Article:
But take a moment to reflect on how you and your team are functioning.
Is your team running on all cylinders? Are you operating with minimal chaos (and drama)? How is everyone’s attitude? How is yours?
If you have someone whose work is not up to snuff, ask yourself: are they not right for the position or not ready?
There is a difference. And if they are not ready – you MUST ask yourself: do I have the time and resources to develop them?
If you have someone who is regressing, ask yourself: do they know what I expect of them?
Or, have they lost interest because they’re under challenged?
If you have someone whose work is great, but they resist feedback or have a crusty attitude, ask yourself: do I have the courage to talk with them about their attitude?
Humans are (still) social creatures wired to connect. It’s true.
And since in addition to loving food, we love people and serving others, we will always keep the conversation going about how to have a better conversation: one that leaves you and the other person feeling inspired, engaged, and basically — really good.
Watch this short TED Talk: 10 ways to have a better conversation
(It’s not just about eye contact…as she says: there’s no reason to show you are paying attention…if, in fact…you are paying attention!)
1. Don’t multi-task (physically or mentally). Be present.
2. Don’t pontificate: if you want to state opinions without discussion, write a blog! Enter every conversation assuming you have something to learn.
3. Use open-ended questions: what was that like, how did that feel, what do you think.
4. Go with the flow – meaning, let thoughts come as you are listening but let them go. Don’t check out of listening because you’re cueing up that random thought or story you want to share.
5. If you don’t know, say you don’t know.
6. Don’t equate your experience with theirs. All experiences are individual.
7. Try not to repeat yourself, it’s condescending and boring.
8. Stay out of the weeds. That detail you are trying to remember (exact year or place) really isn’t that important to others.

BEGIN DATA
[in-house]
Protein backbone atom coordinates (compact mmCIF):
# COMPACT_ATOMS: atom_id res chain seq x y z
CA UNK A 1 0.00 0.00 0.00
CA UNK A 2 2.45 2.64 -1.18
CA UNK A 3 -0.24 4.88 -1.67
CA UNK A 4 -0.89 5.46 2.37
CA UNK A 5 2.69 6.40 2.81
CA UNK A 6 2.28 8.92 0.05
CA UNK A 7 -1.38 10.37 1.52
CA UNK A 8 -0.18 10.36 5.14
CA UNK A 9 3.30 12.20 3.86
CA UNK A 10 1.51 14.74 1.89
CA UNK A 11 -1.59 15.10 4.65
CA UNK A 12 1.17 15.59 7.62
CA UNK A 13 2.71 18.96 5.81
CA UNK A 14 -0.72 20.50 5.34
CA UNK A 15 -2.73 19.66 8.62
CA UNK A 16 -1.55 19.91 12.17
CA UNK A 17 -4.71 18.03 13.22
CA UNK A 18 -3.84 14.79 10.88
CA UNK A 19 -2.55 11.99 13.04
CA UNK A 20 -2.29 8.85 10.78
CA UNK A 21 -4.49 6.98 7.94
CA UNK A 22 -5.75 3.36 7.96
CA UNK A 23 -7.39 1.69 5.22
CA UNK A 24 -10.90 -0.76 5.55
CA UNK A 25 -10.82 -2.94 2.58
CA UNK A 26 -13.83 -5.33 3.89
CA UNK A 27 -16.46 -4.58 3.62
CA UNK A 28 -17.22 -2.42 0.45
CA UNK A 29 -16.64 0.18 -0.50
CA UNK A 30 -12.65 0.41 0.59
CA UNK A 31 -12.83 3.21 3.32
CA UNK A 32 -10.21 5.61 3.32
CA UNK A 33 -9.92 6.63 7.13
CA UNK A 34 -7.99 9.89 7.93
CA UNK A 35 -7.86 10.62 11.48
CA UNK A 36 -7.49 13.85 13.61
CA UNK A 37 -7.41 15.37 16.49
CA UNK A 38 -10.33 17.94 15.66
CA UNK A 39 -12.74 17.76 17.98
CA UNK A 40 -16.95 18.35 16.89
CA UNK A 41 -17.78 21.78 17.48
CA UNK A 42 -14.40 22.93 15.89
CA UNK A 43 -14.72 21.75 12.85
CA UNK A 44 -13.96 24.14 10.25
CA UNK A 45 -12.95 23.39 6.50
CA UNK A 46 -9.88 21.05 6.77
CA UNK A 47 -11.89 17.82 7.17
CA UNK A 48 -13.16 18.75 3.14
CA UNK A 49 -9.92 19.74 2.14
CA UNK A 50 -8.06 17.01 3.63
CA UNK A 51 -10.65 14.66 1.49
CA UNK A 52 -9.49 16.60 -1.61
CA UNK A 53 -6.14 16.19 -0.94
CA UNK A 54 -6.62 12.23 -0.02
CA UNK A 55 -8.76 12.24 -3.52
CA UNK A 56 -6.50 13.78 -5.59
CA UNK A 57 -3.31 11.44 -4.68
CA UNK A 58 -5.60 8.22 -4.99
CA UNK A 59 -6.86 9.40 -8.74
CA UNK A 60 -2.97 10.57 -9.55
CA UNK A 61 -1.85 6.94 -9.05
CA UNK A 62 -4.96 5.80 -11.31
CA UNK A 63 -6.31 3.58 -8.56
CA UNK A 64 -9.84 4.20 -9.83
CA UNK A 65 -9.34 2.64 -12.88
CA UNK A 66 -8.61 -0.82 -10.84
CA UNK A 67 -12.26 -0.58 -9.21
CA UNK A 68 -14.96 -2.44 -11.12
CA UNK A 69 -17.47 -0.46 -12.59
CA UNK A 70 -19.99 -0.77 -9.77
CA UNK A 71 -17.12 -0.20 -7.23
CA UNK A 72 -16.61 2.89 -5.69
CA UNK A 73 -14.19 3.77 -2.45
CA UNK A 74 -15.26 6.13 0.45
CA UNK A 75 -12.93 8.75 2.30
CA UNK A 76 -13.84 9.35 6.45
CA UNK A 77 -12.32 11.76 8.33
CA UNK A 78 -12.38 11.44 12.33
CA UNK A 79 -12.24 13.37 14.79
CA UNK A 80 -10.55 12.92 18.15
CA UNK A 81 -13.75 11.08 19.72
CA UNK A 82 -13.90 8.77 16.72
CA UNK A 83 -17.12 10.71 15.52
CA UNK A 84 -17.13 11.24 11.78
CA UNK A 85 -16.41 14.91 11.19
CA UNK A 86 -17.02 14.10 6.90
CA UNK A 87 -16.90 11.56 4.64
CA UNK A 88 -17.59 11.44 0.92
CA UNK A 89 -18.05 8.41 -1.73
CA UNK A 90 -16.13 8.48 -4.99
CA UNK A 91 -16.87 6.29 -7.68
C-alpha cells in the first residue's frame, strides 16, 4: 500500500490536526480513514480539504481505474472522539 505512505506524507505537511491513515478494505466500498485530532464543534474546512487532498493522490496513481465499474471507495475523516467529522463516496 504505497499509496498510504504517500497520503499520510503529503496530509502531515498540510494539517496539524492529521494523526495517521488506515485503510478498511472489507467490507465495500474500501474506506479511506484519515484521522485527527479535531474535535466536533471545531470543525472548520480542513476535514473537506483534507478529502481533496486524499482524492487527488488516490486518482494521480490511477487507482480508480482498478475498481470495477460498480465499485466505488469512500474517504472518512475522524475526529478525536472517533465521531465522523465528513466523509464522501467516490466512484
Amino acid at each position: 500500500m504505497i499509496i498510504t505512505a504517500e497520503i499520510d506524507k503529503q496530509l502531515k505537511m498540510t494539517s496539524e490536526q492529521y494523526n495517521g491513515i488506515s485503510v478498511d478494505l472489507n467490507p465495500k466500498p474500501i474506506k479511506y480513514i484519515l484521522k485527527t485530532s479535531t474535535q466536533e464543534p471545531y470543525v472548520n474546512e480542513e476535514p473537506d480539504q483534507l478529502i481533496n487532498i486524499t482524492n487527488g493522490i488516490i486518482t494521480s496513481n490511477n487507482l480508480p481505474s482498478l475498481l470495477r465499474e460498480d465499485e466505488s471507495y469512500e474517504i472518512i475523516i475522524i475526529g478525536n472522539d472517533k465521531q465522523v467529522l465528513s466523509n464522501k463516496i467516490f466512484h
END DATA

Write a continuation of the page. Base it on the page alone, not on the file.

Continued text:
9. Listen. This is the most important skill humans can develop. No man ever listened himself out of a job (quoting Calvin Coolidge).
10. Be brief.
Do all of these and be prepared to be amazed.
Both are gifts you can get and give; but our presence is available at no charge to us and at great benefit to those around us.
Human beings cannot multitask. What we are capable of is handling a number of serial tasks in rapid succession, or mixing automatic tasks with those that are not so automatic. That’s one of the reasons the NTSB reports that texting while driving is the functional equivalent of driving with a blood alcohol level three times the legal limit. You just can’t effectively attend to two things at once – even the superficially automatic ones.
So, how do we stay present? The first thing to recognize is that, try as we might, we really can only do one thing at a time, so we ought to do that thing wholeheartedly.
Ways to foster our own “presence” include focusing on our breathing (and taking a deep breath); stepping back and observing ourselves; letting go of things that are not actually happening in the moment (meaning, the past and the future).
A busy food service operation is a great place to practice being present. Let the giving begin!
We recently heard Simon Sinek’s messages about empathy. He suggests that to practice empathy in the workplace we must — daily — make the well-being of others (our teammates, our customers, our health inspector, etc.) a conscious, visible, intentional priority.
This theme also connects with this article about the mood elevator.
The Mood Elevator is an awareness tool…used to describe our moment-to-moment experience of life. It encompasses a wide range of feelings and together, these emotions play a major role in defining the quality of our lives as well as our effectiveness.
Behaviors found on the “higher” (positive) floors of the mood elevator include: